It’s been proven that intense exposure to the sun results in numerous skin conditions including skin cancer. The development of skin cancer is not immediate but grows slowly over time. Behaviours throughout your life will determine the severity or likelihood of detrimental skin conditions. Baby boomers tend to be at the highest risk because of previous sunbathing practices as young adults. It was not prominently known at the time that the sun’s rays could negatively affect the skin. Only now are they noticing effects such as premature ageing. Risk factors include genetic predisposition, fair complexions, history of sun exposure, sun protection practices, and chronic exposure every day. The most common types of skin cancer are basal cell carcinoma and squamous cell carcinoma. These cancers are treatable and highly curable if diagnosed in time. Melanoma is the most serious type and can be fatal. The ozone layer continues to deteriorate, so it’s important to implement appropriate sun protection measures to prevent the development of the disease and other adverse and questionable skin problems. The days of lounging poolside in the sun covered in baby oil are over!


References and Sources:

  1. Mithieux, S.M. and Weiss, A.S. (2005). Elastin. Advances in Protein Chemistry, 70: 437–461. Retrieved from http://www.sciencedirect.com/science/article/pii/S0065323305700139.
  2. https://www.ncbi.nlm.nih.gov/pmc/articles/PMC2661262/.
  3. Dodds, A., Chia, A., and Shumack, S. (2014). Actinic Keratosis: Rationale and Management. Dermatology and Therapy, 4(1): 11-31. Retrieved from https://www.ncbi.nlm.nih.gov/pmc/articles/PMC4065271/.
  4. Marzuka, A.G. and Book, S.E. (2015). Basal Cell Carcinoma: Pathogenesis, Epidemiology, Clinical Features, Diagnosis, Histopathology, and Management. Yale Journal of Biology and Medicine, 88(2): 167-179. Retrieved from https://www.ncbi.nlm.nih.gov/pmc/articles/PMC4445438/.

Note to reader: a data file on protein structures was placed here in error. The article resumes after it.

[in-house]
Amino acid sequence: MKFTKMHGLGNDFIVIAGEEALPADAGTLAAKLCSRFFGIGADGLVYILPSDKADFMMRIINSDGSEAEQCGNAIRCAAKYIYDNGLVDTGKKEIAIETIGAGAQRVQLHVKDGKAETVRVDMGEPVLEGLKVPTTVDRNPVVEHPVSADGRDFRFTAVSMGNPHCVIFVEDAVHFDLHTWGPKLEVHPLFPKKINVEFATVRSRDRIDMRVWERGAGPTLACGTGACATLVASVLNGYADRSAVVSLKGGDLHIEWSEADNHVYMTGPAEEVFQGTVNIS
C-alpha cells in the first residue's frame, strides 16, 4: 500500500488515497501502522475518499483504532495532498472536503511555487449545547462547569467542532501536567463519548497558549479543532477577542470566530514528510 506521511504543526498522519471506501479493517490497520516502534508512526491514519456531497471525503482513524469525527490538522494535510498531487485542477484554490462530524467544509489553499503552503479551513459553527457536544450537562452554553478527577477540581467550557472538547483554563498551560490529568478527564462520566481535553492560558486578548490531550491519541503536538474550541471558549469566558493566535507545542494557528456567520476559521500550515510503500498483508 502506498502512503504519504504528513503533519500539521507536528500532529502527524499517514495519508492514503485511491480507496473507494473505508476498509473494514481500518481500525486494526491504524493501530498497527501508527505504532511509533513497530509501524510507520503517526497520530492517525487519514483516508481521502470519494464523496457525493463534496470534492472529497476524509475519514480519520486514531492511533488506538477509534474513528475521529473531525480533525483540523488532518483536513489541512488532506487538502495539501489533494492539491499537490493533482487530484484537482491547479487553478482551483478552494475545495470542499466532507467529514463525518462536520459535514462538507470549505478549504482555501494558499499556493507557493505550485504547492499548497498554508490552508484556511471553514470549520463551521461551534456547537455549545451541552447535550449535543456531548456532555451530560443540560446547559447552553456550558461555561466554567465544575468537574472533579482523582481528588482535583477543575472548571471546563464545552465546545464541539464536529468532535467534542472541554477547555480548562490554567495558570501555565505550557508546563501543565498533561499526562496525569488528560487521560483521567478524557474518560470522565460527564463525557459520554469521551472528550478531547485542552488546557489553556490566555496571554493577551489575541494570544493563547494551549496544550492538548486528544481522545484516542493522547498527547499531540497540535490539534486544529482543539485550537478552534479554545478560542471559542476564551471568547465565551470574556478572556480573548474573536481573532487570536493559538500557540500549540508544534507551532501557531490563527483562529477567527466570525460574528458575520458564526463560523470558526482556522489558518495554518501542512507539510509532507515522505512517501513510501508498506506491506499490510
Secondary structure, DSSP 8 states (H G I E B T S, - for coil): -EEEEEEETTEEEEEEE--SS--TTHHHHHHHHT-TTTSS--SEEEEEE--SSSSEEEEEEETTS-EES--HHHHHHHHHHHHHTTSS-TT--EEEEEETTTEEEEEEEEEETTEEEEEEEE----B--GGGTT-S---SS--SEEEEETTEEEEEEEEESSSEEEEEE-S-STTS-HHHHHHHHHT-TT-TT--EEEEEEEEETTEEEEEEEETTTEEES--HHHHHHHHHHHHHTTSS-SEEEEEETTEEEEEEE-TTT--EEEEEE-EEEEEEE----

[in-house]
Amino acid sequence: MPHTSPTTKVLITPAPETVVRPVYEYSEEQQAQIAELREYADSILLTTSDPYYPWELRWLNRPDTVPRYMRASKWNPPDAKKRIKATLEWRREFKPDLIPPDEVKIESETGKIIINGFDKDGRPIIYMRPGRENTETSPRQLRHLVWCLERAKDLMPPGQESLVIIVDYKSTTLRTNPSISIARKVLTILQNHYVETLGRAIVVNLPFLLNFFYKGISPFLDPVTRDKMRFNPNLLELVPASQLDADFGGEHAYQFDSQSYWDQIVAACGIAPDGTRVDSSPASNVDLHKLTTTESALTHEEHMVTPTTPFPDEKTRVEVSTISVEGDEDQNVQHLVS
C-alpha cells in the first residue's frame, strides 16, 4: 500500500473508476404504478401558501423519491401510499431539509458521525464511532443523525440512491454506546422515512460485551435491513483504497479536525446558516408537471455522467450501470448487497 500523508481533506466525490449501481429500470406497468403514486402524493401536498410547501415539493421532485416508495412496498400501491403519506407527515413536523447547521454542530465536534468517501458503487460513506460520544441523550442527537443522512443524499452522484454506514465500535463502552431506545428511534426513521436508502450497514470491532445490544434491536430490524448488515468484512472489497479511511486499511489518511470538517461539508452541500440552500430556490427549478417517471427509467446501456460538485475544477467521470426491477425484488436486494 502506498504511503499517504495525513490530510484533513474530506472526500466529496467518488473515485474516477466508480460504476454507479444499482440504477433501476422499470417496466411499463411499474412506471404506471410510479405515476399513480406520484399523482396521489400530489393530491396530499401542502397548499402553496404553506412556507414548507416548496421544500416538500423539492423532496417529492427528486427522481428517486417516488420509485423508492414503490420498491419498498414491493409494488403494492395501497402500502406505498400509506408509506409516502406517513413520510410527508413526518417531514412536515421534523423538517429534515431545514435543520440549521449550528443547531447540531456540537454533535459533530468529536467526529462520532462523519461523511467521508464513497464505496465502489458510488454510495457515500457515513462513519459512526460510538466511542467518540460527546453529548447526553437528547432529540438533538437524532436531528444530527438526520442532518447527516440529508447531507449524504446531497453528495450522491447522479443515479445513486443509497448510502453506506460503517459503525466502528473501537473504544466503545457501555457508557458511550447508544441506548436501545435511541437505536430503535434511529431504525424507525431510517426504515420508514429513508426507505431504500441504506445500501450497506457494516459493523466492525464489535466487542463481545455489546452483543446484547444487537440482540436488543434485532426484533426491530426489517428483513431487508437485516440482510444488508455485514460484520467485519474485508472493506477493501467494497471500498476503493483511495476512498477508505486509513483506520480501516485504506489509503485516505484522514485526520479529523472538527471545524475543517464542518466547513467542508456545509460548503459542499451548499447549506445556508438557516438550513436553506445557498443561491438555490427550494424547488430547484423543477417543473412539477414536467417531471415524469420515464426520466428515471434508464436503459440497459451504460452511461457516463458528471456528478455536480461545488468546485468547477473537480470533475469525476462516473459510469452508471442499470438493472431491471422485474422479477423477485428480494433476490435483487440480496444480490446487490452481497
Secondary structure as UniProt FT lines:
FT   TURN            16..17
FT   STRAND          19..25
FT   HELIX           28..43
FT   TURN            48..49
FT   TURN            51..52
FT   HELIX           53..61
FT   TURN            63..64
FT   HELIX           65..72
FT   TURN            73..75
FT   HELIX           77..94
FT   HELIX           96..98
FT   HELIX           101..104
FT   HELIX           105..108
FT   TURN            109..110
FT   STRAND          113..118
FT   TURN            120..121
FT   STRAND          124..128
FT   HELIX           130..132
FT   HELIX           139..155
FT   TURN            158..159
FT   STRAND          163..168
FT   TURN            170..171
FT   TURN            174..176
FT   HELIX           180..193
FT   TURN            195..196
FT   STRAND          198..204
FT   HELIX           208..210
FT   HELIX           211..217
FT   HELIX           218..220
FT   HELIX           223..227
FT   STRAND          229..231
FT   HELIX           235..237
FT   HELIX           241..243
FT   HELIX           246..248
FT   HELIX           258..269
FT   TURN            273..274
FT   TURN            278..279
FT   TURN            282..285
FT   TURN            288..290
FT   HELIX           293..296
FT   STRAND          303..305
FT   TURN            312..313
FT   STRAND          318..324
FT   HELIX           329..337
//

5. Evans, M.S., Madhunapantula, S.V., Robertson, G.P., and Drabick, J.J. (2013). Current and Future Trials of Targeted Therapies in Cutaneous Melanoma. Advances in Experimental Medicine and Biology, 779: 223–255. Retrieved from https://www.ncbi.nlm.nih.gov/pmc/articles/PMC3651924/.
  6. Evans, M.S., Madhunapantula, S.V., Robertson, G.P., and Drabick, J.J. (2013). Current and Future Trials of Targeted Therapies in Cutaneous Melanoma. Advances in Experimental Medicine and Biology, 779: 223–255. Retrieved from https://www.ncbi.nlm.nih.gov/pmc/articles/PMC3651924/.
  7. Evans, M.S., Madhunapantula, S.V., Robertson, G.P., and Drabick, J.J. (2013). Current and Future Trials of Targeted Therapies in Cutaneous Melanoma. Advances in Experimental Medicine and Biology, 779: 223–255. Retrieved from https://www.ncbi.nlm.nih.gov/pmc/articles/PMC3651924/.
  8. Evans, M.S., Madhunapantula, S.V., Robertson, G.P., and Drabick, J.J. (2013). Current and Future Trials of Targeted Therapies in Cutaneous Melanoma. Advances in Experimental Medicine and Biology, 779: 223–255. Retrieved from https://www.ncbi.nlm.nih.gov/pmc/articles/PMC3651924/.
  9. Latha, M.S., Martis, J., Shobha, V., Shinde, R.S., Bangera, S., Krishnankutty, B., Bellary, S., Varughese, S., Rao, P., and Kumar, B.R.N. (2013). Sunscreening Agents: A Review. The Journal of Clinical and Aesthetic Dermatology, 6(1): 16-26. Retrieved from https://www.ncbi.nlm.nih.gov/pmc/articles/PMC3543289/.
  10. Ley, R.D. and Reeve, V.E. (1997). Chemoprevention of ultraviolet radiation-induced skin cancer. Environmental Health Perspectives, 105(Suppl 4): 981–984. Retrieved from https://www.ncbi.nlm.nih.gov/pmc/articles/PMC1470017/.
  11. Ley, R.D. and Reeve, V.E. (1997). Chemoprevention of ultraviolet radiation-induced skin cancer. Environmental Health Perspectives, 105(Suppl 4): 981–984. Retrieved from https://www.ncbi.nlm.nih.gov/pmc/articles/PMC1470017/.
  12. McWhirter, J.E. and Hoffman-Goetz, L. (2015). Coverage of skin cancer and recreational tanning in North American magazines before and after the landmark 2006 International Agency for Research on Cancer report. BioMed Central Public Health, 15: 169. Retrieved from https://www.ncbi.nlm.nih.gov/pmc/articles/PMC4342877/.